Understanding damage and resilience assessment of urban coastal structures

  • Rouzbeh Nazari Rowan University; USA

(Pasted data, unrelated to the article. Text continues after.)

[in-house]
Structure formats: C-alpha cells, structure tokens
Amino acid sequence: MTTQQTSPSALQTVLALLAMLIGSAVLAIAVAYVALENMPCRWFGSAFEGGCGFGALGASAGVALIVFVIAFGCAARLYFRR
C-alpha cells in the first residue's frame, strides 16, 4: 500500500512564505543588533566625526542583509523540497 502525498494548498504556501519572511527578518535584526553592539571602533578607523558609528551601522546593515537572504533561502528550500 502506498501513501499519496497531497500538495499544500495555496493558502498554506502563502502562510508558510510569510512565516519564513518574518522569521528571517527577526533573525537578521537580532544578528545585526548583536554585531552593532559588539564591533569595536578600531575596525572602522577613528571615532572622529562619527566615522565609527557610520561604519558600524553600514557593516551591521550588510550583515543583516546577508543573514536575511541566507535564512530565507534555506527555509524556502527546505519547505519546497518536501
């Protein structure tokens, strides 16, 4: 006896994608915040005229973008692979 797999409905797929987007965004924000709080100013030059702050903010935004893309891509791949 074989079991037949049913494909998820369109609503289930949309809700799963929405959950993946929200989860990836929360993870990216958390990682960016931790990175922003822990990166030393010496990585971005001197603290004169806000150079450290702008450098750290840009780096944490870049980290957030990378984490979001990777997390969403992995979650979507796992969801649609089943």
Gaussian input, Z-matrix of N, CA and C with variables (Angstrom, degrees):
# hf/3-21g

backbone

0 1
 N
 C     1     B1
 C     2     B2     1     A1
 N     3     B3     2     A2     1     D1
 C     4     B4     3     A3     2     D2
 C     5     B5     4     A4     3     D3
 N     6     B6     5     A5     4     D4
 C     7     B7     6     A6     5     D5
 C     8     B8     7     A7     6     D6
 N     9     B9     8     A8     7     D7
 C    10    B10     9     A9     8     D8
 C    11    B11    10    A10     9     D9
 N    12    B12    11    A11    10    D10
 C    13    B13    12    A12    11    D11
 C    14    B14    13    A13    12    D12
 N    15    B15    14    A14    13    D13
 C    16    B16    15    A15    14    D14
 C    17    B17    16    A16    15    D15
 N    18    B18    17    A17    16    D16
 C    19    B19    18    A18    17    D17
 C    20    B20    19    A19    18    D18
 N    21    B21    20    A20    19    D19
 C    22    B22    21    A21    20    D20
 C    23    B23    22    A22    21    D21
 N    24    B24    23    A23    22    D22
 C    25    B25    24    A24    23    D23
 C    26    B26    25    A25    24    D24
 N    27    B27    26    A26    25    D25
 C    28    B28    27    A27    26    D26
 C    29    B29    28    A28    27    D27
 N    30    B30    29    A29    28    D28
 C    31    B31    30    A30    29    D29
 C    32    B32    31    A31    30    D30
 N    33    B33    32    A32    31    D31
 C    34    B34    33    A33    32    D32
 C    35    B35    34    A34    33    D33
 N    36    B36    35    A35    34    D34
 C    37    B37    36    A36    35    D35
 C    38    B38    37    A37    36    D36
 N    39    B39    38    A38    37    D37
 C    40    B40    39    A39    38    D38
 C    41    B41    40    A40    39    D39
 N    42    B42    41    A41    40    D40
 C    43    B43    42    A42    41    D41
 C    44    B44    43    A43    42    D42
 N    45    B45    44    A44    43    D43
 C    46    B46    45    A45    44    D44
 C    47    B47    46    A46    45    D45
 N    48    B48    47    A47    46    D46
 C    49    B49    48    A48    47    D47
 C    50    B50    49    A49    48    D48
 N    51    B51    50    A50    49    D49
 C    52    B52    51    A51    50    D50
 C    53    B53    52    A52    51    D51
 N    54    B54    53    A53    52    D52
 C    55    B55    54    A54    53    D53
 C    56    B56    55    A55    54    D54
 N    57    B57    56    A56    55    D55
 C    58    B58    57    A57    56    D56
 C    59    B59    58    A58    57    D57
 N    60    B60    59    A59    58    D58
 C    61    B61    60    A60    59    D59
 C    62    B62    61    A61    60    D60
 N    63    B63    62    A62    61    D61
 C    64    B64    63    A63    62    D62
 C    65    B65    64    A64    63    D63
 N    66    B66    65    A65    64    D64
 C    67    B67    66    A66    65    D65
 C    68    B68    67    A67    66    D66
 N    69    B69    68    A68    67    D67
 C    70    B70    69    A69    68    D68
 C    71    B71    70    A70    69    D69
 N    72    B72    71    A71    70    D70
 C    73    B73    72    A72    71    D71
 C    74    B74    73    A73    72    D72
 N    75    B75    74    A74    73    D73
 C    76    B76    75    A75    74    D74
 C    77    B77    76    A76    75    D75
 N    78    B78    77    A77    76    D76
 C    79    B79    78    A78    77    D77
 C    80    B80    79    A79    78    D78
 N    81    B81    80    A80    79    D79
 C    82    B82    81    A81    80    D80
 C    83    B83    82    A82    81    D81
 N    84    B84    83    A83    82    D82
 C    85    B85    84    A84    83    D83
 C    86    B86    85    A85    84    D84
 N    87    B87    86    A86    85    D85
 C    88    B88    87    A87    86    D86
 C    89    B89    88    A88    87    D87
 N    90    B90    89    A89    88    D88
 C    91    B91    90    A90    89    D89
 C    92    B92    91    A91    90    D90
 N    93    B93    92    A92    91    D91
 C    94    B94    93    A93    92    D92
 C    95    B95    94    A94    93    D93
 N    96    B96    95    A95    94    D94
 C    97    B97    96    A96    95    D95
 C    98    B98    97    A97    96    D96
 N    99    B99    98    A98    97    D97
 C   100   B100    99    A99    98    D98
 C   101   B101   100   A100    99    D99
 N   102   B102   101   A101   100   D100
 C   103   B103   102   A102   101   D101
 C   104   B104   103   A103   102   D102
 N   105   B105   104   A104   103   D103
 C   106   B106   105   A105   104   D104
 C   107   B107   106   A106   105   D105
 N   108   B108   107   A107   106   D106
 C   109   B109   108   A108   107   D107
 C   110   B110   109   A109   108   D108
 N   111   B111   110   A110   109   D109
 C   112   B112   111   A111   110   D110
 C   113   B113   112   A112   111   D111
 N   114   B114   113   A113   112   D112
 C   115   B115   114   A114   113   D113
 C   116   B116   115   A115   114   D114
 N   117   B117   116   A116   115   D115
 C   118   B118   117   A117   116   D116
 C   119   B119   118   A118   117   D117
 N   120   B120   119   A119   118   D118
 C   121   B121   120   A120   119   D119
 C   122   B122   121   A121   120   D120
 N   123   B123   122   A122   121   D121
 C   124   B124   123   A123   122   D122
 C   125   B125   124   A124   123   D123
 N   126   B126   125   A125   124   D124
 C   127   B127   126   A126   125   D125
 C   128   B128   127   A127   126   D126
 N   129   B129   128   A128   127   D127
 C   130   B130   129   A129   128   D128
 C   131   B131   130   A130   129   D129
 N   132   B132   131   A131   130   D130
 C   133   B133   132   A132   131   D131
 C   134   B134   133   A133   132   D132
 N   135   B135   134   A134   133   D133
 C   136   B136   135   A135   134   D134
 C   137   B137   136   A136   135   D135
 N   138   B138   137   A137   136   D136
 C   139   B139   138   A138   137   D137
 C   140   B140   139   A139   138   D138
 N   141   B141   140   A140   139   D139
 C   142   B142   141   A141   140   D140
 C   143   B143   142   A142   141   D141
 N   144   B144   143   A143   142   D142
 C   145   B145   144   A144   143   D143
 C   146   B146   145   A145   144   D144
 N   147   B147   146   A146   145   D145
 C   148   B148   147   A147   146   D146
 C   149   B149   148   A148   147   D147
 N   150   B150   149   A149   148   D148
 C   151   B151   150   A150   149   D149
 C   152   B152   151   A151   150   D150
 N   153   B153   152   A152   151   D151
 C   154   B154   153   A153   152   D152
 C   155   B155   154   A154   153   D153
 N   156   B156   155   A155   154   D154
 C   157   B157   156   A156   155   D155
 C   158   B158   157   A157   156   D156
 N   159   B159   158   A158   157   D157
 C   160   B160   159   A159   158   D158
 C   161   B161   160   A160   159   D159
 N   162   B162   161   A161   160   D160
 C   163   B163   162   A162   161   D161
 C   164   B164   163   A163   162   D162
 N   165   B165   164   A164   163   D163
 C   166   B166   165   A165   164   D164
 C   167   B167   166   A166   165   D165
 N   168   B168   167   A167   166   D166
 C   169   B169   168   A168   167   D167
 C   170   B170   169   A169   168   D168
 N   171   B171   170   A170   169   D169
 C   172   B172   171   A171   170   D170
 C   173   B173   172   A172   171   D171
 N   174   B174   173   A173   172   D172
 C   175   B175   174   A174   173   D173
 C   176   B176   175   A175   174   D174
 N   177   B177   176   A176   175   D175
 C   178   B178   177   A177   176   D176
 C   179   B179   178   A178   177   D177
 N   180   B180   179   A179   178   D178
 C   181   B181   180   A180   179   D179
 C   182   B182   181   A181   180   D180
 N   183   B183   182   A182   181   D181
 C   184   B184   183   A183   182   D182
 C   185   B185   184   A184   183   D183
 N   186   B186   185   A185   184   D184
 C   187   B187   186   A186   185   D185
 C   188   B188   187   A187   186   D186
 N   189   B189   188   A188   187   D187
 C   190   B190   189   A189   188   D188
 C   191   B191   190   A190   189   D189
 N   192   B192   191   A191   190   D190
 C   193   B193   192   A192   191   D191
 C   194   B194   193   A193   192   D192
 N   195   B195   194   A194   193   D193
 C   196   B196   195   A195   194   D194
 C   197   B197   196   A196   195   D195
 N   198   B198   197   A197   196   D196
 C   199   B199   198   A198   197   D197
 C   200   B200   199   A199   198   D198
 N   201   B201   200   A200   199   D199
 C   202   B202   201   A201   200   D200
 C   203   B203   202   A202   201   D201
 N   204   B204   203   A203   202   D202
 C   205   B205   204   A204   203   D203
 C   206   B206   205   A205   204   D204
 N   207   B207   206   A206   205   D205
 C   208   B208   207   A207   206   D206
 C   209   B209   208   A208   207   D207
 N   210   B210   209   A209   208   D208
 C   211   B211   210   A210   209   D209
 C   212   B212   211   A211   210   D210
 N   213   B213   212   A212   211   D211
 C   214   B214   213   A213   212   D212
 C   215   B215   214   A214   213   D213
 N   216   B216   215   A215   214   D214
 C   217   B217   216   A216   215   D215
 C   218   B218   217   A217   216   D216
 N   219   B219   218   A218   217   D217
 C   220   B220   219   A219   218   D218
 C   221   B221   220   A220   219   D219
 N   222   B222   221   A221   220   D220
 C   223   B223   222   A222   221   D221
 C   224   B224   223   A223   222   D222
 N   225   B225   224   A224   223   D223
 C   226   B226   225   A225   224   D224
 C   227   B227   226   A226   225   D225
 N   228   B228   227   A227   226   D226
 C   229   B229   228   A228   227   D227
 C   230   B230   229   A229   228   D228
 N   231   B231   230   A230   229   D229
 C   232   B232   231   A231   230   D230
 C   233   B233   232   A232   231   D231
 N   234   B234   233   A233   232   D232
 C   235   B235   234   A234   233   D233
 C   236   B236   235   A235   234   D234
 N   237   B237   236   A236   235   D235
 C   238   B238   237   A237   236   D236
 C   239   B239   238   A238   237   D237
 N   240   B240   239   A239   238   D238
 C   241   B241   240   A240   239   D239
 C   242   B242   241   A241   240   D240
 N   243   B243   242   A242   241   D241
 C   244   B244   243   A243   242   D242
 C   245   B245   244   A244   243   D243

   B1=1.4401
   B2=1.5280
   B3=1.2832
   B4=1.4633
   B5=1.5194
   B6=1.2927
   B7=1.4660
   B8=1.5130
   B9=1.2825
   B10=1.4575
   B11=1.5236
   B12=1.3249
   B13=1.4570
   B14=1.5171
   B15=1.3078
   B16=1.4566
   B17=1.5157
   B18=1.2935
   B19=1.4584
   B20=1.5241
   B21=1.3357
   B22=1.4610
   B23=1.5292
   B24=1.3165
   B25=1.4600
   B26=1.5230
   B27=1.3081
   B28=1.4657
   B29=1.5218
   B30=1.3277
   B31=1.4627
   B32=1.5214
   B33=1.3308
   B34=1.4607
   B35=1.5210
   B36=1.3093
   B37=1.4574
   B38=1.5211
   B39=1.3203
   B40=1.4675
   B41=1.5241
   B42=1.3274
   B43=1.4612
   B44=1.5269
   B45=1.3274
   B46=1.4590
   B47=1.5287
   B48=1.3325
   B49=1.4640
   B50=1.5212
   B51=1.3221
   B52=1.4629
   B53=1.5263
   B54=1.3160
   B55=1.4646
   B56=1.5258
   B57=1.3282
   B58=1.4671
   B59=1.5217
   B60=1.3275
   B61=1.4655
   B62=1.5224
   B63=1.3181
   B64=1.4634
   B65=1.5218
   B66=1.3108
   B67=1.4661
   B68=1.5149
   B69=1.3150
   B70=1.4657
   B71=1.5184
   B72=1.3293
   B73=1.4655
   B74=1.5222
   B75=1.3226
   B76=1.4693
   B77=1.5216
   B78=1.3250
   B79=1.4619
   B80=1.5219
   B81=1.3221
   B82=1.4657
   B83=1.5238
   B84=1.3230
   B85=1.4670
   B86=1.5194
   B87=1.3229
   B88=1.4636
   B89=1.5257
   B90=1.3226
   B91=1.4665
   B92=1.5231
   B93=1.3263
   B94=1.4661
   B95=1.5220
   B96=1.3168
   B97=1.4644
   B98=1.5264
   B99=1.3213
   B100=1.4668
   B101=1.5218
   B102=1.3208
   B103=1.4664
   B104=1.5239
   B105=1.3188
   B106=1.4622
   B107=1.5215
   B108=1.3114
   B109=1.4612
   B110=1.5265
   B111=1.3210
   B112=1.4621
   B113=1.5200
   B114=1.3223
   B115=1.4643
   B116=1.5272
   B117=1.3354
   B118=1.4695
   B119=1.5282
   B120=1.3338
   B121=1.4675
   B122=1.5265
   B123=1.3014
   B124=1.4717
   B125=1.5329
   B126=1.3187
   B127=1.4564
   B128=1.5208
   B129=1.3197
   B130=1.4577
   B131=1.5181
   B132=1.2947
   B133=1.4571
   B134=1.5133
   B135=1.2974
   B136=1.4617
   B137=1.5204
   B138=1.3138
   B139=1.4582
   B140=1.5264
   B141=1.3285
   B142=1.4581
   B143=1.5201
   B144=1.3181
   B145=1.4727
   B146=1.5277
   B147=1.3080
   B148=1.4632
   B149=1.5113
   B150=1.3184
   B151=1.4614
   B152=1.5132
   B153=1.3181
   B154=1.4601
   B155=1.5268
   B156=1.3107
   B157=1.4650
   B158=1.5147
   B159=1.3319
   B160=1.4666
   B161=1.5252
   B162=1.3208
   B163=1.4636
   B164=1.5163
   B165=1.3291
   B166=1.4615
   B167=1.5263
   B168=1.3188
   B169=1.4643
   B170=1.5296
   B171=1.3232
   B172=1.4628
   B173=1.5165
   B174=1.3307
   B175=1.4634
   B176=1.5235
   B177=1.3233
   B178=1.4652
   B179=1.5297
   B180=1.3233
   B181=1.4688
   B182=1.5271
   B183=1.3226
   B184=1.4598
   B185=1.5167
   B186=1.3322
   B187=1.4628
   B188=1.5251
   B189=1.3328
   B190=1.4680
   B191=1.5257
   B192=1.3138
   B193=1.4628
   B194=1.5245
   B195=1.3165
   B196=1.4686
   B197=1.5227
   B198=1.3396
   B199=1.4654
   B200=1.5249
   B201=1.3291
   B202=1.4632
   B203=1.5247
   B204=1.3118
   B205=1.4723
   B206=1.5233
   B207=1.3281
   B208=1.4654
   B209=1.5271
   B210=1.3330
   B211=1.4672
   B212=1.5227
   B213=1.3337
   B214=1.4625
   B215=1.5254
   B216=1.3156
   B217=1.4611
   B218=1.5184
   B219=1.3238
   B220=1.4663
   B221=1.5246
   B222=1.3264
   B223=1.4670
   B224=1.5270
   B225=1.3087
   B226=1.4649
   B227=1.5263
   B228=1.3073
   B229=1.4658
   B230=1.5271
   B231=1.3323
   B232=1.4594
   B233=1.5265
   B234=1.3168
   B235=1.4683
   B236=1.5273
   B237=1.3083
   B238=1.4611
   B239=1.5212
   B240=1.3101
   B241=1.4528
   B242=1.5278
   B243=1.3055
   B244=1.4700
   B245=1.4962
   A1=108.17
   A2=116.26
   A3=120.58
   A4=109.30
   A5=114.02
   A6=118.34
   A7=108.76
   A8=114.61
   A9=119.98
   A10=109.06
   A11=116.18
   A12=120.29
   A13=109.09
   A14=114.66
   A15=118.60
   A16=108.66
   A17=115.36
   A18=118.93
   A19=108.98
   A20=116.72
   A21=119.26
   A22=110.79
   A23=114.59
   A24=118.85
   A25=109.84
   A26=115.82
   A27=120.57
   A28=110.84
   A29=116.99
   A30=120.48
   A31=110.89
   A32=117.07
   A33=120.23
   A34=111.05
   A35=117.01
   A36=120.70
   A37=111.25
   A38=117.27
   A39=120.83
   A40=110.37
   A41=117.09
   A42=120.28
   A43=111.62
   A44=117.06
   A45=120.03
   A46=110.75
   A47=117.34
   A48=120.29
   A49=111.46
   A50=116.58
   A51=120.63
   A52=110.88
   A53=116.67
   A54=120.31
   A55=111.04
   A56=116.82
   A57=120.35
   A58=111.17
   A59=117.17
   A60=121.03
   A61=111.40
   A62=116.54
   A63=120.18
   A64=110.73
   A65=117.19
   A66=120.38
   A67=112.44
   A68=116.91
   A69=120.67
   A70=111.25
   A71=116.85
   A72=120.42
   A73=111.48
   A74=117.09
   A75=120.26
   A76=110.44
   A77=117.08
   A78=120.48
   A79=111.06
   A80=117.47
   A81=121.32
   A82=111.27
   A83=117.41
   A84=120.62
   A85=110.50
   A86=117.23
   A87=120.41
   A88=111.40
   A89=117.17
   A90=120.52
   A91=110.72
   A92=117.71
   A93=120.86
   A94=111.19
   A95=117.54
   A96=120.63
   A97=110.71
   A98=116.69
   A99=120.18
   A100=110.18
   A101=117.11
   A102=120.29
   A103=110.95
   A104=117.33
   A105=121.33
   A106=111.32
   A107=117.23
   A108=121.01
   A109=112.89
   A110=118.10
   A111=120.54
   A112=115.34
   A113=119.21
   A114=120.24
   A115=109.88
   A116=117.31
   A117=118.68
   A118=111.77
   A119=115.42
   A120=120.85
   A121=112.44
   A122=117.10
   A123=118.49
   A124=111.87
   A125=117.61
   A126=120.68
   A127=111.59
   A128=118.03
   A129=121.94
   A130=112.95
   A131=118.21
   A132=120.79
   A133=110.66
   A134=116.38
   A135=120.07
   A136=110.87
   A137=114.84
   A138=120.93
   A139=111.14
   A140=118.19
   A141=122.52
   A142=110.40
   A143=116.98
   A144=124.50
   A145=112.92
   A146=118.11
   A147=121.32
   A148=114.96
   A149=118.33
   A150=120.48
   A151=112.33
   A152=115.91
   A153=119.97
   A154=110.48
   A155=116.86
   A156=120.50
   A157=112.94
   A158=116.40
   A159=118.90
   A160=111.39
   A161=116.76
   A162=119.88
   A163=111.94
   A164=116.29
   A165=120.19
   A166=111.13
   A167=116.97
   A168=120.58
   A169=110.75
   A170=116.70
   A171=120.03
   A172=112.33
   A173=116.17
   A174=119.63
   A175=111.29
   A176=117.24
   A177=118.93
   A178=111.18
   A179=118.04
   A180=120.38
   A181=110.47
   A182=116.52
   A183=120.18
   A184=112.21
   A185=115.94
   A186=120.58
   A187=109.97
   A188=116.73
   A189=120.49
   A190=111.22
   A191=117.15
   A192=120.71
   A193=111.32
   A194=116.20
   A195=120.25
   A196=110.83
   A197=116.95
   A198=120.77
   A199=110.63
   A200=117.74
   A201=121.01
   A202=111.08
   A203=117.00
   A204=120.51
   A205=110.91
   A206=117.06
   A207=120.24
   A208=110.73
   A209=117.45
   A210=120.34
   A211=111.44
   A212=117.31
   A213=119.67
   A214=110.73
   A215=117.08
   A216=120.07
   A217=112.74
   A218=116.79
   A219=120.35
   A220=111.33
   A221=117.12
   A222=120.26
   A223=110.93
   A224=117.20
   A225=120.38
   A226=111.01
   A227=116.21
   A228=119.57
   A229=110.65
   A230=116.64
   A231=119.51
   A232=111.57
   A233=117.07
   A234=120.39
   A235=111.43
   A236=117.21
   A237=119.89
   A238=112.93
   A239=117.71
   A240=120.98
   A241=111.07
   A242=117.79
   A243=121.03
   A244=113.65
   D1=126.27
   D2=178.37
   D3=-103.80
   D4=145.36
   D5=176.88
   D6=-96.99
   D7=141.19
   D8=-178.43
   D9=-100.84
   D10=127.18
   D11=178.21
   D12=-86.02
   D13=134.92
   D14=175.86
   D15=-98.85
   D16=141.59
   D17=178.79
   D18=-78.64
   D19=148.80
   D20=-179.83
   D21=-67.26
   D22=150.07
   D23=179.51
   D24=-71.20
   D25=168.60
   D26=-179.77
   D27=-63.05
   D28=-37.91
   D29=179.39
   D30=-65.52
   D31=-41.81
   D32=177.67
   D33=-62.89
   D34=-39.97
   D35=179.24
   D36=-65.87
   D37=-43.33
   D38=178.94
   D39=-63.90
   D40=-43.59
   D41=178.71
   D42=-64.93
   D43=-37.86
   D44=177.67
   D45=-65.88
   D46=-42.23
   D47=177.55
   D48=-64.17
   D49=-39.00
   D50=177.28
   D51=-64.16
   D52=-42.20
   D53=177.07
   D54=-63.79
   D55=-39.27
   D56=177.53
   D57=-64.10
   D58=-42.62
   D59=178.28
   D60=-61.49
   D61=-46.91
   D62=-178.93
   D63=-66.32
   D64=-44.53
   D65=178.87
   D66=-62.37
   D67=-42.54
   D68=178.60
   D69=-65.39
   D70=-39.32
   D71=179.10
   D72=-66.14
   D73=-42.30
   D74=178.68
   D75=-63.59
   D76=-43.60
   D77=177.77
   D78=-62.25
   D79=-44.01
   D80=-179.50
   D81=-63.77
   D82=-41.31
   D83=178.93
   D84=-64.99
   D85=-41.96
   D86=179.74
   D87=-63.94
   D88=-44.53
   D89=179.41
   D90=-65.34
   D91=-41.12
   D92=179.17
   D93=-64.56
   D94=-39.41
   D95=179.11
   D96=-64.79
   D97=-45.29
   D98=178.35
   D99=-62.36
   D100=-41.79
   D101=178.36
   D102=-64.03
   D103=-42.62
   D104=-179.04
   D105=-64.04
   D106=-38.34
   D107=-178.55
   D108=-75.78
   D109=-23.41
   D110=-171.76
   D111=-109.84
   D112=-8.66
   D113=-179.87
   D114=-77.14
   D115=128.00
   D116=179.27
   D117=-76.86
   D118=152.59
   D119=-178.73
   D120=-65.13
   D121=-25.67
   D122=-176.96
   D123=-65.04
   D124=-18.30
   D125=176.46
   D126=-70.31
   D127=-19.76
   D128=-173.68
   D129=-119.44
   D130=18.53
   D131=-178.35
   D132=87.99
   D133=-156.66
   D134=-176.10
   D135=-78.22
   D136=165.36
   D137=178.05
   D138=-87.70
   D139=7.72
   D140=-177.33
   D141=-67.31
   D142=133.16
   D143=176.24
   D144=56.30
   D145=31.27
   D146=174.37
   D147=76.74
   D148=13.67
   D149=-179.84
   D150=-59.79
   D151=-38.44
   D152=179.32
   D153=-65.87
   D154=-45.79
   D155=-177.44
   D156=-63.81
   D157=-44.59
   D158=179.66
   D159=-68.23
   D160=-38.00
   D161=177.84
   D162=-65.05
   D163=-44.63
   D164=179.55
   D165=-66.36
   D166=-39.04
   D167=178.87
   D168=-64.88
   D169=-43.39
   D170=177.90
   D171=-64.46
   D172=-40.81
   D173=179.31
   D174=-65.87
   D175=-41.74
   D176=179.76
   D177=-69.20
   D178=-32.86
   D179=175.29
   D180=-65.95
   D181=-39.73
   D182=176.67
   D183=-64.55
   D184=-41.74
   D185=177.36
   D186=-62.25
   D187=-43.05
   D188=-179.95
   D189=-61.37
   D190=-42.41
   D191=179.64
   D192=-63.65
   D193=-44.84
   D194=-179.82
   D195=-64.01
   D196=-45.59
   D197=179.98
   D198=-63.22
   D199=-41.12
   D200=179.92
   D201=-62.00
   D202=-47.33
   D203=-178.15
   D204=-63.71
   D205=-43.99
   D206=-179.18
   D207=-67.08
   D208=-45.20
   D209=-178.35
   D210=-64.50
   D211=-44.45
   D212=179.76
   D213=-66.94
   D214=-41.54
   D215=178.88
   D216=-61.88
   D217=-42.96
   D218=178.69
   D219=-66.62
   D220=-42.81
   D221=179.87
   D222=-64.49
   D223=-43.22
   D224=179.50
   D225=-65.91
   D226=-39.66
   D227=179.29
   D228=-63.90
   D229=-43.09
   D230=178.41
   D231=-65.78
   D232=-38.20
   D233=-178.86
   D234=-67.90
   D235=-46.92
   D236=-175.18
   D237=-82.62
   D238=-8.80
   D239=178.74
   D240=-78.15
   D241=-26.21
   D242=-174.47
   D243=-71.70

Coastal and inland flooding has been a problematic occurrence, specifically over the past century. Global warming has caused an 8 inch sea level rise since 1990, which made the coastal flood zone wider, deeper and more damaging. Additionally, riverine flooding is extremely damaging to the coastal communities’ substructure and economy as well which causes river banks to overflow, inundating low-lying areas. Low-lying coastal areas at severe risk for flood hazard, sea level rise, land depletion, economic loss, property damage, destroy habitat destruction, and also threaten human health and safety which are the main study area of this work. A decision making framework is being built to help mitigate the impacts of the environmental and economical dangers of storm surges, sea level rise, flashfloods and inland flooding. With vigorous research and the use of innovative hydrologic modeling, this tool can be utilized to help with resiliency planning for coastal communities. This will allow the individuals living in a coastal community to understand the details of climatic hazards in their area and risks associated to their communities.  This tool also suggest the best solution for the problem each community faces. The results and benefits from the simulation and modeling techniques, allow coastal communities to choose the most appropriate method for building a long lasting and sustainable resilience plan in the future.


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